Summer is a time for the beach, barbecues, and of course ice cream! Although I do enjoy ice cream year round, I can’t think of a better time to enjoy it than when you need to seriously cool down… right around now.
Luckily, I recently received a review copy of Ruby Violet’s Ice Cream Dreams written by Julie Fischer and published by Hardie Grant Books. It’s based on a popular British ice cream shop (or should I say shoppe) that creates luscious ice creams featuring organic milk, free-range eggs, and fresh seasonal ingredients (no additives here).
The book begins with basic sweetened and unsweetened ice cream mix recipes and follows with basic sorbet mixes (including homemade glucose syrup made from glucose powder). I was surprised to see this glucose syrup used so frequently in many of the book’s sorbet recipes, but Fischer states that it will improve the scoopability of the sorbet, as it is not as sweet as sugar.
I wasn’t sure I wanted to go out and purchase a specialty ingredient just to make the sorbets in the book, but after my experience making some of the ice creams, I am highly intrigued! If the sorbets are as good as the ice creams, I’m sold!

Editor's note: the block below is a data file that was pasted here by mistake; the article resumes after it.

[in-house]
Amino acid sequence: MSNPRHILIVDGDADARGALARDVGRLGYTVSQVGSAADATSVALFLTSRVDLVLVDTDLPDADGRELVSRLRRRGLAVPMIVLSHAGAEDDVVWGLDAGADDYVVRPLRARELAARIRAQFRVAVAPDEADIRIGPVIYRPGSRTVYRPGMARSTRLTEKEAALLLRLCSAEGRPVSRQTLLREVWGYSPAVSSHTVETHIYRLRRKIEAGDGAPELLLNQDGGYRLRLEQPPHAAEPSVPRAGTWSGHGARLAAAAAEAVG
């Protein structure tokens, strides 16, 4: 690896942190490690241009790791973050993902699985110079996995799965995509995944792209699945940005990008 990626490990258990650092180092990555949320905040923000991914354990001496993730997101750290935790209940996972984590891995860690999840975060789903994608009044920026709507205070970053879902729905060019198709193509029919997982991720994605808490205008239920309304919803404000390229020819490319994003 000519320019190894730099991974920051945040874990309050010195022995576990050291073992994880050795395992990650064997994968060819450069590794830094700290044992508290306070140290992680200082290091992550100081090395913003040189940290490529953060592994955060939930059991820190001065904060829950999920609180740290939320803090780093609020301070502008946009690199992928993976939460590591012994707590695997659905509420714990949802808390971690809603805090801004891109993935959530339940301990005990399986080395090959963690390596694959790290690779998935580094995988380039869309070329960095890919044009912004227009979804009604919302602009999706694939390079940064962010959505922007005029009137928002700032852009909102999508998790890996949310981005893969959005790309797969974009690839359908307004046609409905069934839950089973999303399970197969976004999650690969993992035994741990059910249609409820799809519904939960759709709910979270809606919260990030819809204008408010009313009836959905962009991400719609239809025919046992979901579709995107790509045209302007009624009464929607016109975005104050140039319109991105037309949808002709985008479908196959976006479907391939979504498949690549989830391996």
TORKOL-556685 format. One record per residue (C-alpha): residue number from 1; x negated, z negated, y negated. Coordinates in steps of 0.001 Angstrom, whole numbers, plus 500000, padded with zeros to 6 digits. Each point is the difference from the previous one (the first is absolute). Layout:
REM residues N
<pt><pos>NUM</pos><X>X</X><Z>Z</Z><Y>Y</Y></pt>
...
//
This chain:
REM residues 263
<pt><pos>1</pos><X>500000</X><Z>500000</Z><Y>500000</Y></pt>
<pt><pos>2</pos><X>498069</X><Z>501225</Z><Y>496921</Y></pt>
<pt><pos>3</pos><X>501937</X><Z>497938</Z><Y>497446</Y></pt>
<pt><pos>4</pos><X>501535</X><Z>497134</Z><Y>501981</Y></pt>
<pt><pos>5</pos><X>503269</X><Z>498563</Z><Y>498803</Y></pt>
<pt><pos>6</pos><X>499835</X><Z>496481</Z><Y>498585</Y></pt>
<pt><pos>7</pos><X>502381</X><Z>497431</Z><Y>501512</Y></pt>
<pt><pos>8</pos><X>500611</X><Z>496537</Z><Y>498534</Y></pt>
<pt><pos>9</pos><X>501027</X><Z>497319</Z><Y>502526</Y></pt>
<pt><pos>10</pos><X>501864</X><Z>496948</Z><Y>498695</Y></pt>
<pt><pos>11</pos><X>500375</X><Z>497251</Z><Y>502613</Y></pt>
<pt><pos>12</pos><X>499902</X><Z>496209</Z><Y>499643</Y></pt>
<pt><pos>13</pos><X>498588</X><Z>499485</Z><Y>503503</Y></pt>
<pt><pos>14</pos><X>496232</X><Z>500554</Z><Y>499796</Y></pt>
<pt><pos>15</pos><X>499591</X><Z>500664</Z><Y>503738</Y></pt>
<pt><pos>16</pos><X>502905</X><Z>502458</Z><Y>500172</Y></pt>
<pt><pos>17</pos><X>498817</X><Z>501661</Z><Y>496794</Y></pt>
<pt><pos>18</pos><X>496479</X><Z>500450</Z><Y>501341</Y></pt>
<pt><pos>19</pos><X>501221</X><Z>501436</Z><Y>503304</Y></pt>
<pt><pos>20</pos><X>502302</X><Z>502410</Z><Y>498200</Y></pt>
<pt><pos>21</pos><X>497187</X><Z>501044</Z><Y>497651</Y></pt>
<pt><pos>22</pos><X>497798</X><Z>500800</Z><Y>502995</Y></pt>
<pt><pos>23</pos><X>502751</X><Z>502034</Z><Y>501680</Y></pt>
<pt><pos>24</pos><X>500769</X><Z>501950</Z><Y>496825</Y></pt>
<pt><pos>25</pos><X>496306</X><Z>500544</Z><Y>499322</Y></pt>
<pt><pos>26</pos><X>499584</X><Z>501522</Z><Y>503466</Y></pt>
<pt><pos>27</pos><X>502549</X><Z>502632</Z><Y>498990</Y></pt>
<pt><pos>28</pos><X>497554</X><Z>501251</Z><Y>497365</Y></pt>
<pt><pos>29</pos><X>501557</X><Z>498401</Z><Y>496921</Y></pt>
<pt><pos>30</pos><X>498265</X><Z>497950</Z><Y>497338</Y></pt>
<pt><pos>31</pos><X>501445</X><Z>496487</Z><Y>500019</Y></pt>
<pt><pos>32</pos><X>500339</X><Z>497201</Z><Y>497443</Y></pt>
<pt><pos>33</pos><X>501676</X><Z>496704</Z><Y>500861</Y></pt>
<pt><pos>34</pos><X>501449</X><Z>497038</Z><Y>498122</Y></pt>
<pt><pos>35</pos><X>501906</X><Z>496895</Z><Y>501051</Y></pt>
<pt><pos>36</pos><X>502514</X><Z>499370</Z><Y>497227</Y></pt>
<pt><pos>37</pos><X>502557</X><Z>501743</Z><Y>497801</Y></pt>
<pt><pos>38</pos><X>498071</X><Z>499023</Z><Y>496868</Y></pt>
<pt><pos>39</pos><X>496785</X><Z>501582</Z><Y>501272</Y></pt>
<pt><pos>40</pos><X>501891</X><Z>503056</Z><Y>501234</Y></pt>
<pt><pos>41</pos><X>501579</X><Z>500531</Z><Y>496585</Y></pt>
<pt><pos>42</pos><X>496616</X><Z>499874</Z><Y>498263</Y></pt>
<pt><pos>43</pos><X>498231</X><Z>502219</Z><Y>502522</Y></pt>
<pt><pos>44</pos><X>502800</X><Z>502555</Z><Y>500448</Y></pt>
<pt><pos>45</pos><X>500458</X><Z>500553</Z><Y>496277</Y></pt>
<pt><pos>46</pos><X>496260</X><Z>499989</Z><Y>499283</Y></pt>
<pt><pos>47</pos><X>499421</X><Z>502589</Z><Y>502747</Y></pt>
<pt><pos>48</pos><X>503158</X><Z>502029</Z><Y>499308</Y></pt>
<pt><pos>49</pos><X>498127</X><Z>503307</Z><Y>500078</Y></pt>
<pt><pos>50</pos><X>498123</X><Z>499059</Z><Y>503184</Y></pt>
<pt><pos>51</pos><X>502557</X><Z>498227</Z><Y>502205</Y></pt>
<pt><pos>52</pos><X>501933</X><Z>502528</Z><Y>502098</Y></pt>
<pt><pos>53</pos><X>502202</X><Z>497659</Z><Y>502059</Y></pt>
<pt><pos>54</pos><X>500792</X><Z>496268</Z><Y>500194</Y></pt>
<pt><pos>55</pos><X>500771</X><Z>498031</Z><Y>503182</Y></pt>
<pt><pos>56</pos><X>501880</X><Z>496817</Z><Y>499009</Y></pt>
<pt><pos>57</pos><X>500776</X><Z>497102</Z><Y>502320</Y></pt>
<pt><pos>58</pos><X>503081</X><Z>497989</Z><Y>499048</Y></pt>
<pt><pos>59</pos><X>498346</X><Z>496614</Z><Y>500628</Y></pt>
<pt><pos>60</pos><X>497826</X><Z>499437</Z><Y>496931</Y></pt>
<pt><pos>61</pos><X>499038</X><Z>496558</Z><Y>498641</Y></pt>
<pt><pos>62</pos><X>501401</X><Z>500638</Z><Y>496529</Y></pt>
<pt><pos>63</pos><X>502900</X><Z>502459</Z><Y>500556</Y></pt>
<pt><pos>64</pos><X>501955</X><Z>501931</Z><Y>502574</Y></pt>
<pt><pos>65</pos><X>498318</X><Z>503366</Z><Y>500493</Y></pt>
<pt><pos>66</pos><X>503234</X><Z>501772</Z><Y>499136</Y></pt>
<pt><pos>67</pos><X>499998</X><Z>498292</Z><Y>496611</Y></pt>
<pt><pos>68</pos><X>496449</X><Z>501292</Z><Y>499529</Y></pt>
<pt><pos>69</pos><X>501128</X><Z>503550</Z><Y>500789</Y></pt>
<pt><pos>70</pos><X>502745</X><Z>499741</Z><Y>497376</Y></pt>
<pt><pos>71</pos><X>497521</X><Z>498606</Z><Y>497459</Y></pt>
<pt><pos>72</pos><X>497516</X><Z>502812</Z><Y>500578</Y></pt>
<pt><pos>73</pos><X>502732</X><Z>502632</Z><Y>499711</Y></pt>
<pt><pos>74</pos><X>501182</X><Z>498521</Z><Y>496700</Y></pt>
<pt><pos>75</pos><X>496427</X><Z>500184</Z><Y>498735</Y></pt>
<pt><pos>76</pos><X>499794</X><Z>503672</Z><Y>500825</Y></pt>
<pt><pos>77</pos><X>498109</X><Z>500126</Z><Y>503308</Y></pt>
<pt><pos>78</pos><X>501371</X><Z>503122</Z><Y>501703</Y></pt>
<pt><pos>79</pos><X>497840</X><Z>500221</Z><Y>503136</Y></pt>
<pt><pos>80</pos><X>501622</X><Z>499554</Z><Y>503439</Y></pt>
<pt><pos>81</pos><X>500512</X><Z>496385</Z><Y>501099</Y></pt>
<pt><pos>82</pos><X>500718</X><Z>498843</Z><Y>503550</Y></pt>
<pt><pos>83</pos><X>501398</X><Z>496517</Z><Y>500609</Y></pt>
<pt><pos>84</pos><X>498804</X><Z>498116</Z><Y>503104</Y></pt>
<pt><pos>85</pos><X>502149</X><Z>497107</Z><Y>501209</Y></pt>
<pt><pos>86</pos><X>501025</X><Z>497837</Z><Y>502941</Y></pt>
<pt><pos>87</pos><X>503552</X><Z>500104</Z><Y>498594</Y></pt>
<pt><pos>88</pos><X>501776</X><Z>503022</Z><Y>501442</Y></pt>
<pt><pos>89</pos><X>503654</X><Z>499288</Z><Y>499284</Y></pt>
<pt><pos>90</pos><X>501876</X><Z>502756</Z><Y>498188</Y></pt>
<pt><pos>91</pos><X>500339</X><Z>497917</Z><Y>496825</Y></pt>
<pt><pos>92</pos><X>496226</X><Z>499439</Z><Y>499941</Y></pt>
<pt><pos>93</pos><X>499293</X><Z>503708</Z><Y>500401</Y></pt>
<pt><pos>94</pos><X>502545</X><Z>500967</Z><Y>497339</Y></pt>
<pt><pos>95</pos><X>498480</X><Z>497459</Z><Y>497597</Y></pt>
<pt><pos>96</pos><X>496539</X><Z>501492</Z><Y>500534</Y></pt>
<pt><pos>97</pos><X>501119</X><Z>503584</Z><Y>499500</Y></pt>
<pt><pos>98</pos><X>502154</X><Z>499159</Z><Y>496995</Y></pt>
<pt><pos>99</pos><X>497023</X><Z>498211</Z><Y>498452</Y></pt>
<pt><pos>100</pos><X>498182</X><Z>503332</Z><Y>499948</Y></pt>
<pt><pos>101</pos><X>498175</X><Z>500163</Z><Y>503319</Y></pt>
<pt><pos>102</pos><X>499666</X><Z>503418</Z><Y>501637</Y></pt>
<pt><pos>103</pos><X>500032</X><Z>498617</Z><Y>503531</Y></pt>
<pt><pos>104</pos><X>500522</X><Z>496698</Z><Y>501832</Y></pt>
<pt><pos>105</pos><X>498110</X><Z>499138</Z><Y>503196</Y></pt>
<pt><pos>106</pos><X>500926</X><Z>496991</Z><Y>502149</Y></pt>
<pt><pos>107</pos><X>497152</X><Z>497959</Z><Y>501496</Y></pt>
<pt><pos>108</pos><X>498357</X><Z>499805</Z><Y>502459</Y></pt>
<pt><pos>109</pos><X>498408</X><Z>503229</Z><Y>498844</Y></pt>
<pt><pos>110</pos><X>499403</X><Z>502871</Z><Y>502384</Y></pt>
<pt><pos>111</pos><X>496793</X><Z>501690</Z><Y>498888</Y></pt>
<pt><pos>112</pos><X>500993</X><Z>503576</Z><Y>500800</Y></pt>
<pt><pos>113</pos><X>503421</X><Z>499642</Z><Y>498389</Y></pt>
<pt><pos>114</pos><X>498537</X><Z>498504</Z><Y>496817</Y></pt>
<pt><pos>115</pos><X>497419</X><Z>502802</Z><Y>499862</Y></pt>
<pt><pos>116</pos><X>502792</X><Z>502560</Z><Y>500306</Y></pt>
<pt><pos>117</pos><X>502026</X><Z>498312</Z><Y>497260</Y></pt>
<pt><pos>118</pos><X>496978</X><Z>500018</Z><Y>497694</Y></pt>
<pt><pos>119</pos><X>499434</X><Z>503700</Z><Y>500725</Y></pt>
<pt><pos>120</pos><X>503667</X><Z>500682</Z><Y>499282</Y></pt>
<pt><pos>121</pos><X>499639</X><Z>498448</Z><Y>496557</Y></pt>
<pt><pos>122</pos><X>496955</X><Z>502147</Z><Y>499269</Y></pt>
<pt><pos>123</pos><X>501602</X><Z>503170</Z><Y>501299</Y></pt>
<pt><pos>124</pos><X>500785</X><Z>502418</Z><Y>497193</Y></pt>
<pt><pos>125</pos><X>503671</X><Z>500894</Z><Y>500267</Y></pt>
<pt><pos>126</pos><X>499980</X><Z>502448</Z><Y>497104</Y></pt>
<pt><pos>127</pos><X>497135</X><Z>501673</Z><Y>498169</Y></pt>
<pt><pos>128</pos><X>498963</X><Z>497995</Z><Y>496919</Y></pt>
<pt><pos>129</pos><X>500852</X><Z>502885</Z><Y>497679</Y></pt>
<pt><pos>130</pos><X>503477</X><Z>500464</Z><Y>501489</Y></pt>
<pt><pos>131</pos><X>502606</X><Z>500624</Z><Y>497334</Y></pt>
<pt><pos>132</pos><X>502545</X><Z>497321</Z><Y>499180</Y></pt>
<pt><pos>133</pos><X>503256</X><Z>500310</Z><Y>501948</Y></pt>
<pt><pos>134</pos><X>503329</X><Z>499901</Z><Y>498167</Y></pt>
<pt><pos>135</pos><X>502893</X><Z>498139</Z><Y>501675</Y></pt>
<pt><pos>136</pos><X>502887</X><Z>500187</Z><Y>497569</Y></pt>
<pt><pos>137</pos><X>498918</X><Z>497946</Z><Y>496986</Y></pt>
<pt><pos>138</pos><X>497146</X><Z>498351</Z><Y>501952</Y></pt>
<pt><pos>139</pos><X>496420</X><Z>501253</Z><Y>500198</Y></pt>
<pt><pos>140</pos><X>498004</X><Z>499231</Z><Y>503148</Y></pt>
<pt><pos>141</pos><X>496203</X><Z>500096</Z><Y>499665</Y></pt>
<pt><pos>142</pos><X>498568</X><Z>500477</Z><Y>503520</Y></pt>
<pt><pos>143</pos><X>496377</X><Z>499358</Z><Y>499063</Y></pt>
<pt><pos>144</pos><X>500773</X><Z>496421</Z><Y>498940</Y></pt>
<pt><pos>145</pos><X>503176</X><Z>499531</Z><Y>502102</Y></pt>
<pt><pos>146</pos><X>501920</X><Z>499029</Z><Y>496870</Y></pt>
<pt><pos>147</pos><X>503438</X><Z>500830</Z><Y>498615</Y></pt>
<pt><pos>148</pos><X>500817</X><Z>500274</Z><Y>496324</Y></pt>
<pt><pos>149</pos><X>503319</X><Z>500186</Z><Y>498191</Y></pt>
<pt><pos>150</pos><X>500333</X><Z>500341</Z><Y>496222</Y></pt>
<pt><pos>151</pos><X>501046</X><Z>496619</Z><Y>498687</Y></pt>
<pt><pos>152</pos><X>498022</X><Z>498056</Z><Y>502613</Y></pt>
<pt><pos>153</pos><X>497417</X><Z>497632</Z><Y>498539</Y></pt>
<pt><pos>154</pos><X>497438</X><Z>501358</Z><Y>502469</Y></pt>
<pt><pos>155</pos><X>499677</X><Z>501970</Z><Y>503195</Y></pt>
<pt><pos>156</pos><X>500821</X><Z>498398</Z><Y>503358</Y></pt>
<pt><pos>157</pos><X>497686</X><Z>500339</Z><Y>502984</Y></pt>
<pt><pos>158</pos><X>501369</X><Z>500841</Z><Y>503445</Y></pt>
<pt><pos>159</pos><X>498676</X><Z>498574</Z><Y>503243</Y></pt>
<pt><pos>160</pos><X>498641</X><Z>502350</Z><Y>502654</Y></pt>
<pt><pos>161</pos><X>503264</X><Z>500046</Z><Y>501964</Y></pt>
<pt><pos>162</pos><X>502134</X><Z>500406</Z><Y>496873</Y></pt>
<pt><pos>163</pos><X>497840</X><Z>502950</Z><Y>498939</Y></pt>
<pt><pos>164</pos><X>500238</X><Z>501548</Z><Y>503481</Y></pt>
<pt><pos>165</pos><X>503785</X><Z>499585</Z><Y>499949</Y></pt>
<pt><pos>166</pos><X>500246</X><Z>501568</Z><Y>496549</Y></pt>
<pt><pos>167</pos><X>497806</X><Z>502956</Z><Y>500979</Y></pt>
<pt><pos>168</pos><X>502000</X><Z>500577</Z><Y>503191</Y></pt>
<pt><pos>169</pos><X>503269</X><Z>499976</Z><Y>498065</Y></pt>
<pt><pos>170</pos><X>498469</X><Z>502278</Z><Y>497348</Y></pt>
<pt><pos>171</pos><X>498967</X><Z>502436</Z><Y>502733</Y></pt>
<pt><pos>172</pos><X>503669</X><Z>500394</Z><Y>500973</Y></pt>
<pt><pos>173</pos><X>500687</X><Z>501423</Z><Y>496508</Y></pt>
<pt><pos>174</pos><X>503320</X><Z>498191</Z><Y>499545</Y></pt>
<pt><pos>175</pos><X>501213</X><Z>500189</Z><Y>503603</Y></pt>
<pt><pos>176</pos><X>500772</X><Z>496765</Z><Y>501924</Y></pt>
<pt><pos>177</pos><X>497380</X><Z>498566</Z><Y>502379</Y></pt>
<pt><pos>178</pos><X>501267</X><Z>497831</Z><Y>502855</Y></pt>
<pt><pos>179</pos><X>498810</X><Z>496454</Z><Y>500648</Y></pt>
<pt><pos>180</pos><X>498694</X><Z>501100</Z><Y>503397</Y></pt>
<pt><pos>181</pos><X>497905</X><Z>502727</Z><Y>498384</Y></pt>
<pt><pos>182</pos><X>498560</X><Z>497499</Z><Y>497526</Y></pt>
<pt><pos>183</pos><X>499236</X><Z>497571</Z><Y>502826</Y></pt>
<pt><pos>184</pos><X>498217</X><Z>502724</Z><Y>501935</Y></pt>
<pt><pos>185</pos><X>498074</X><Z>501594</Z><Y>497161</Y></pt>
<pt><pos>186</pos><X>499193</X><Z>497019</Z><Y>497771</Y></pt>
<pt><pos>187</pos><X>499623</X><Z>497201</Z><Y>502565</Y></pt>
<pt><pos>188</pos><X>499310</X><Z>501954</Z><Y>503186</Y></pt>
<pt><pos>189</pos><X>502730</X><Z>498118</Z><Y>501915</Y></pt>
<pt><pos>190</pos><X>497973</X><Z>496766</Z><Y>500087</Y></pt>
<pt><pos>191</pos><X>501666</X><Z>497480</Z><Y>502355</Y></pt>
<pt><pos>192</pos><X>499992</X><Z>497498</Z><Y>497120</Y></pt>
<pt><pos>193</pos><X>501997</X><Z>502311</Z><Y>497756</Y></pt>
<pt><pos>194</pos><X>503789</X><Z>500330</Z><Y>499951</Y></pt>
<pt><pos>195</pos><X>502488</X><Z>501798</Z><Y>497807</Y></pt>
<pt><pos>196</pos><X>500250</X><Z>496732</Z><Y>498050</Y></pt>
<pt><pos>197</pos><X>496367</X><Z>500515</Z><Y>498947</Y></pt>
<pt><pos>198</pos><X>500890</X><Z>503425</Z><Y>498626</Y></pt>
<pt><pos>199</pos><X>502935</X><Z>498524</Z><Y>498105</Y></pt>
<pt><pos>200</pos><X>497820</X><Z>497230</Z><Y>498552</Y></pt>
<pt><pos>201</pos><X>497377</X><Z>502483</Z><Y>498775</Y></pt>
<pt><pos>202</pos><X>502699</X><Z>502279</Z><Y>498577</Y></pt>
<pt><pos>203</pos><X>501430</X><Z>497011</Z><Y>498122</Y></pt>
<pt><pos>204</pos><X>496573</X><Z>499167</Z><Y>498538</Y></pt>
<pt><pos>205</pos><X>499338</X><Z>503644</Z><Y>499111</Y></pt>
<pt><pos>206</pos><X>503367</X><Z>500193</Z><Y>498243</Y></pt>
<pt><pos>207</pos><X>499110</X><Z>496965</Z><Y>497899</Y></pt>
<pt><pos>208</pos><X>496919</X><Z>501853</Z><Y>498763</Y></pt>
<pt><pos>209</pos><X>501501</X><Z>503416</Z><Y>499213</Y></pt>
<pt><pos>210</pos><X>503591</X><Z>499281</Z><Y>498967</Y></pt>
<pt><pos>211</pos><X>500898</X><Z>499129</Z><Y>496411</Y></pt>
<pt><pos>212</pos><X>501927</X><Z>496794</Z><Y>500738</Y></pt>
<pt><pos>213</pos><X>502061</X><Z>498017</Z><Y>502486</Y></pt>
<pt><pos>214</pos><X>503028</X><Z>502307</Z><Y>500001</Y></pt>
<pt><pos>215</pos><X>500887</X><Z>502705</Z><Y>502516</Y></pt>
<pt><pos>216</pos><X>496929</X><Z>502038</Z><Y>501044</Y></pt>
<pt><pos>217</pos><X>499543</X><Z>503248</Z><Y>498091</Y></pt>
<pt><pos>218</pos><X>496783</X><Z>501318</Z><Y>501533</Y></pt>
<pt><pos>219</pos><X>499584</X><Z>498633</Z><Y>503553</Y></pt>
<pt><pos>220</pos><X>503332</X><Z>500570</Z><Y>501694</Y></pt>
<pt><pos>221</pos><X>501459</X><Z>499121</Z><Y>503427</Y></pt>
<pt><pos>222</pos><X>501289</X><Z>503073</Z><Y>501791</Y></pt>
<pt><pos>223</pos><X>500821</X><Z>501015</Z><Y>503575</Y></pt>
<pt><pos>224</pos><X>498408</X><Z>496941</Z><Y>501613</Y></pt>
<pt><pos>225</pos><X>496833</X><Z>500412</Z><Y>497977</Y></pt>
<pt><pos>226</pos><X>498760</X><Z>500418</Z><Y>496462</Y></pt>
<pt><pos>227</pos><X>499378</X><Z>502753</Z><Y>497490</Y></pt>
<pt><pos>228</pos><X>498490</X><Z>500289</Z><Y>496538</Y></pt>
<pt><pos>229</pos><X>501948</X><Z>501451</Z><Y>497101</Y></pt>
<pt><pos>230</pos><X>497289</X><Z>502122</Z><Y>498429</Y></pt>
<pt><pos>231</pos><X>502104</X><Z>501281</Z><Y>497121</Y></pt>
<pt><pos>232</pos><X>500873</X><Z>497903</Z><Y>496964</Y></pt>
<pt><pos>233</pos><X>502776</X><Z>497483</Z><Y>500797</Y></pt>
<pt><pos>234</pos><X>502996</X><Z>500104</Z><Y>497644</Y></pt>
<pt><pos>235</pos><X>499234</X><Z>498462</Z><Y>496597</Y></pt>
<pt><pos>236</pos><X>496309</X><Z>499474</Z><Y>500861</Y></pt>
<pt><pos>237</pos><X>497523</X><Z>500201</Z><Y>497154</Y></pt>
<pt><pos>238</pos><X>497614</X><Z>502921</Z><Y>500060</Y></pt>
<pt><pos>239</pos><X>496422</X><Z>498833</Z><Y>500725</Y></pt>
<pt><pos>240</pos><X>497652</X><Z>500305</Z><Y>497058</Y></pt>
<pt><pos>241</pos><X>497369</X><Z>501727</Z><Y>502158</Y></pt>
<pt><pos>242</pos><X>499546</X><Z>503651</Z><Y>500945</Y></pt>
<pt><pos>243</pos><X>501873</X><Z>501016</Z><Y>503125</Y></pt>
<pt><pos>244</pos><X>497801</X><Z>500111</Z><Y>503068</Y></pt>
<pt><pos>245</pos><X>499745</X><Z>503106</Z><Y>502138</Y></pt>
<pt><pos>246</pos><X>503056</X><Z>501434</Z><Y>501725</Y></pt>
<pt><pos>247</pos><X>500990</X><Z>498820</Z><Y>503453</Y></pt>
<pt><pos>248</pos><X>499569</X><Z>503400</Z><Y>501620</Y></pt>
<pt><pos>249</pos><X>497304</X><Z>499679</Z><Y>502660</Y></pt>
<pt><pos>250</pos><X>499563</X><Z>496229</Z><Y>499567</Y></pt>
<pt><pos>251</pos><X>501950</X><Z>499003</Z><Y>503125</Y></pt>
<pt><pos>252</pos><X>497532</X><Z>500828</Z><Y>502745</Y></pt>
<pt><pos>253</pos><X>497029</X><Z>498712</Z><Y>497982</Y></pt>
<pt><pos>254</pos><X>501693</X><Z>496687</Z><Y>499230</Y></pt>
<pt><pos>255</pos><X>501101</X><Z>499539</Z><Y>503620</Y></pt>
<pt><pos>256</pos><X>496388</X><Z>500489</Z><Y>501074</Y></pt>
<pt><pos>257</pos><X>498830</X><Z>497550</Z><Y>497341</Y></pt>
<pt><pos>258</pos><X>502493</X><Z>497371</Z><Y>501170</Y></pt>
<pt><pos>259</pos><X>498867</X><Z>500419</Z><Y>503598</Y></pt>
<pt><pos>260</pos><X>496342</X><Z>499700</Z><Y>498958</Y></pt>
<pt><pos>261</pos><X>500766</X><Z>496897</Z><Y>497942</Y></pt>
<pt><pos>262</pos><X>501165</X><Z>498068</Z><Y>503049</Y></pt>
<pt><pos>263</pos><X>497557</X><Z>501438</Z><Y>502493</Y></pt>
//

A variety of unique Ice Creams such as Beetroot Ice Cream and Rice Pudding Ice Cream, and Sorbets such as Peach and Rosewater Sorbet and Bloody Mary Sorbet are followed by chapters for Special Desserts such as Baked Alaska and Ice Cream Cakes, Delicate Decoratives such as Meringues and Ice Bowls, and finally Toppings such as Lemon Sauce and Fleur de Sel Caramel Sauce round out the book. In all honestly, the Ice Creams, Sorbets, and Toppings chapters are probably the only ones I plan on using, but there are some fun ideas in the other two chapters.
I started my exploration of this book by attempting the Tiramisu Ice Cream with Mocha Ripple. My first thought was, “how is this tiramisu without any mascarpone?” But then after making the ice cream base spiked with Kahlua and rum and then swirling it with the decadent mocha ripple (essentially a glossy and thick mocha sauce) I thought, “what mascarpone?”